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3 Reviews

Tetris DS

Can Nintendo work its magic and improve on one of the greatest games of all time?

Tetris: the game that needs no introduction. Unfortunately, we've just given it one, thus making this whole first paragraph redundant. On the plus side, it's nearly over so we can get on with the important business of sizing up Nintendo's latest reworking of the classic puzzler, Tetris DS.

For the uninitiated - and if that's you, hang your head in shame - Tetris is about as simple as they come. One of six shapes - or Tetrominoes if you will - plummets from the top of the screen and it's your job to rotate it as it falls, forming horizontal lines at the bottom of the game area. Complete lines disappear and that's about it - you'll lose if you can't clear lines fast enough and the screen fills up to the top.

If you've been playing Tetris since the original Game Boy days, you're probably wondering exactly what Nintendo's done with this simplistic, yet furiously addictive formula. Well, joining the classic Standard mode, there's an additional five new twists on the falling-block puzzler: Push, Touch, Puzzle, Mission and Catch.

Mission mode is probably the closest to the original formula, with an identical set-up to Standard mode. The difference here is that you're tasked with using your blocks to perform certain feats as they fall, ranging from clearing four lines at once to using a particular Tetromino on demand.

Puzzle offers a more cerebral challenge, limiting you to a certain number of moves and blocks to clear a specific number of lines. It's all about deep thought and limitless patience this one - and, despite it's gentile pace, ends up being one of the most furiously addictive offerings in Nintendo's Tetris arsenal.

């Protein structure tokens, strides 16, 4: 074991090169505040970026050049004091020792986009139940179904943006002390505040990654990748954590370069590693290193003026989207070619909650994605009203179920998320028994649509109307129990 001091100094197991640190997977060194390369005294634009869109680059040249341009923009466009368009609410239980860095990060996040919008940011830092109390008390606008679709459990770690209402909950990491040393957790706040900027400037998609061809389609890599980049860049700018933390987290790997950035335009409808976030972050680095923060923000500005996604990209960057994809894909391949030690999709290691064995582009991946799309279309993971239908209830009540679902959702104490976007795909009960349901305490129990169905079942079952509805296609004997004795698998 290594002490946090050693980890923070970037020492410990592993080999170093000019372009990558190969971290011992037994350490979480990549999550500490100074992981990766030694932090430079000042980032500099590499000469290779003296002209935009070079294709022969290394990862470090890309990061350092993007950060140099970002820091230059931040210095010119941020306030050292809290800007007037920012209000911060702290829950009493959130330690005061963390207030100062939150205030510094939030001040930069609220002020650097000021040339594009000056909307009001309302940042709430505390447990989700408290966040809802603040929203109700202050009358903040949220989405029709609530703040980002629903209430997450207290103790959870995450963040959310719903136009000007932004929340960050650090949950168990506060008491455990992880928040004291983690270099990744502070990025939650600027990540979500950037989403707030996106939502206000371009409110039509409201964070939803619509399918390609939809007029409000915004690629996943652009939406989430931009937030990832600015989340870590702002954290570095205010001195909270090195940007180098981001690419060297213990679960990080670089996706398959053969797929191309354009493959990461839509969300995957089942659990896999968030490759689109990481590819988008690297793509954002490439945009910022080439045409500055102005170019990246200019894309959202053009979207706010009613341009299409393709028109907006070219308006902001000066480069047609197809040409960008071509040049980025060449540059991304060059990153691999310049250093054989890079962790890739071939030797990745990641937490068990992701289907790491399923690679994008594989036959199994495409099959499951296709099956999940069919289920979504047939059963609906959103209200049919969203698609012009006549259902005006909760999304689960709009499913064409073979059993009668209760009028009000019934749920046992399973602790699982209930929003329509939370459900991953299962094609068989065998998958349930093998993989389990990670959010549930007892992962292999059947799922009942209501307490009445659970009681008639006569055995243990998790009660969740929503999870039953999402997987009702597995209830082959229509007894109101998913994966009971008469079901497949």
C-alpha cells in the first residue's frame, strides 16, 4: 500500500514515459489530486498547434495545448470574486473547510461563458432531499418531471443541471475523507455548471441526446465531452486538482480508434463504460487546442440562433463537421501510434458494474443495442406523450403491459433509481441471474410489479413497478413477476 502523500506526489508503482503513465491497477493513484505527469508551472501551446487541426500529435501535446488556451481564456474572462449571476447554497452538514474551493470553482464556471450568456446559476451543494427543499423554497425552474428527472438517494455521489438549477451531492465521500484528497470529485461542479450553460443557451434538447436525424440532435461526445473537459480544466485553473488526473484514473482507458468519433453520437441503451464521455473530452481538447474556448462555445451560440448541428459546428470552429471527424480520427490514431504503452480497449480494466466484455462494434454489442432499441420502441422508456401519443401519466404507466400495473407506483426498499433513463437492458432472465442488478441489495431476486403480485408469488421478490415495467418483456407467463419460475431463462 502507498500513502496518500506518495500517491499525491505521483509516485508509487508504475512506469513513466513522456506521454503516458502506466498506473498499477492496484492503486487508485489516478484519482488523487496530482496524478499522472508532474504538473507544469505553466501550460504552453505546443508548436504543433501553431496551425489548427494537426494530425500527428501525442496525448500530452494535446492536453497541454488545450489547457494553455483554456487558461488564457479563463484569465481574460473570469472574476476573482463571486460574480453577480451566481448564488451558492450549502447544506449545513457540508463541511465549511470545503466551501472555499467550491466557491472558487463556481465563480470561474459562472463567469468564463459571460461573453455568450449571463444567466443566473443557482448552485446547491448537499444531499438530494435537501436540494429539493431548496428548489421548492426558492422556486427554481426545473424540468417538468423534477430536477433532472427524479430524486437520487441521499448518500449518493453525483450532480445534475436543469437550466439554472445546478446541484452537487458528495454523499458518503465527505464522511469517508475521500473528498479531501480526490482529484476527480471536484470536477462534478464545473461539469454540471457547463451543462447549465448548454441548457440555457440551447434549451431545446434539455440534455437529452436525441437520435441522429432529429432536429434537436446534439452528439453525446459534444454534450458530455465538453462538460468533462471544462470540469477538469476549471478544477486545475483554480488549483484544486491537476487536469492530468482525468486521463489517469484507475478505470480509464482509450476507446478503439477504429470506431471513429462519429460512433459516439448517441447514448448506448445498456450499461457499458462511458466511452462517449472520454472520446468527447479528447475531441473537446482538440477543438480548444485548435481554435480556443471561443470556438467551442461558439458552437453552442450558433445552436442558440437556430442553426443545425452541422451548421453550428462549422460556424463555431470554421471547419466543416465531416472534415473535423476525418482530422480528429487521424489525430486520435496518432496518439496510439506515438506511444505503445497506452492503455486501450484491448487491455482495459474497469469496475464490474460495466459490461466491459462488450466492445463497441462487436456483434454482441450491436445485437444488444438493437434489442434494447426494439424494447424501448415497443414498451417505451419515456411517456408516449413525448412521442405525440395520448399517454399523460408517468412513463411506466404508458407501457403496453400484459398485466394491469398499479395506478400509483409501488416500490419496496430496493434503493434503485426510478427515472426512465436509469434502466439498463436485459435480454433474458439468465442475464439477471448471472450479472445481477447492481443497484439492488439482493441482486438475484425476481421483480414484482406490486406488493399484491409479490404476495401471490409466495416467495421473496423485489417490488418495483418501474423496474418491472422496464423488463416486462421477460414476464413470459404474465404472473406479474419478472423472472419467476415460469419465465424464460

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Push keeps to the standard Tetris rules, but shakes things up a bit by having either a computer-controlled or human opponent playing against you. The idea is that you're both placed at opposing ends of a 'board' and every time you complete a line, the whole shebang is forced one step closer to the other player's side. Manage to push the blocks all the way up to the end of your opponent's screen and its game over for them and a big fat win for you. We're in two minds about this one - against the computer, matches are generally drawn-out and tedious, requiring more skill and dexterity than most can likely be bothered to muster. However, against a friend, it's a whole other story, providing one of our favourite multiplayer capers on offer.

Touch is a whole different block-game altogether though. At the beginning of a game, you're presented with a gigantic tower consisting of Tetrominoes. By manipulating them with the stylus - pushing and sliding them into place - they slowly slot into formation, enabling you to clear them line by line. Victory is secured once all the rows have vanished into the ether. It's a much more deliberately-paced game to your usual Tetris and there's a strangely seductive rhythm to proceedings. The only downside is that actually turning and rotating blocks can be finicky initially - get over that hurdle though and it's an impressively compelling caper.

Finally, there's the wholly bewildering Catch mode. In principle, the goal is to rotate a central clump of blocks in order to attach the topping Tetrominoes and create a mass of four by four or more squares. By and large, it's a pointless exercise with no real goal accept to keep going - with standard Tetris this is fine, but Catch just doesn't seem to gel as a gameplay idea, making the whole thing tedious to the extreme.

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Alongside the various single-player modes, Nintendo has wisely added a slew of multiplayer options - which are available for Standard, Mission or Push. Either by connecting locally to another DS or logging onto the Nintendo Wi-fi Connection service, you can go head-to-head with fellow human beings - and it's a blast. Truthfully, Standard mode is still the most furiously playable offering and hopping online for a bout of Tetricide is more than a worthy diversion. However, we've still gotten plenty of mileage out of Push and Mission modes, suggesting there should be more than enough to keep you occupied.

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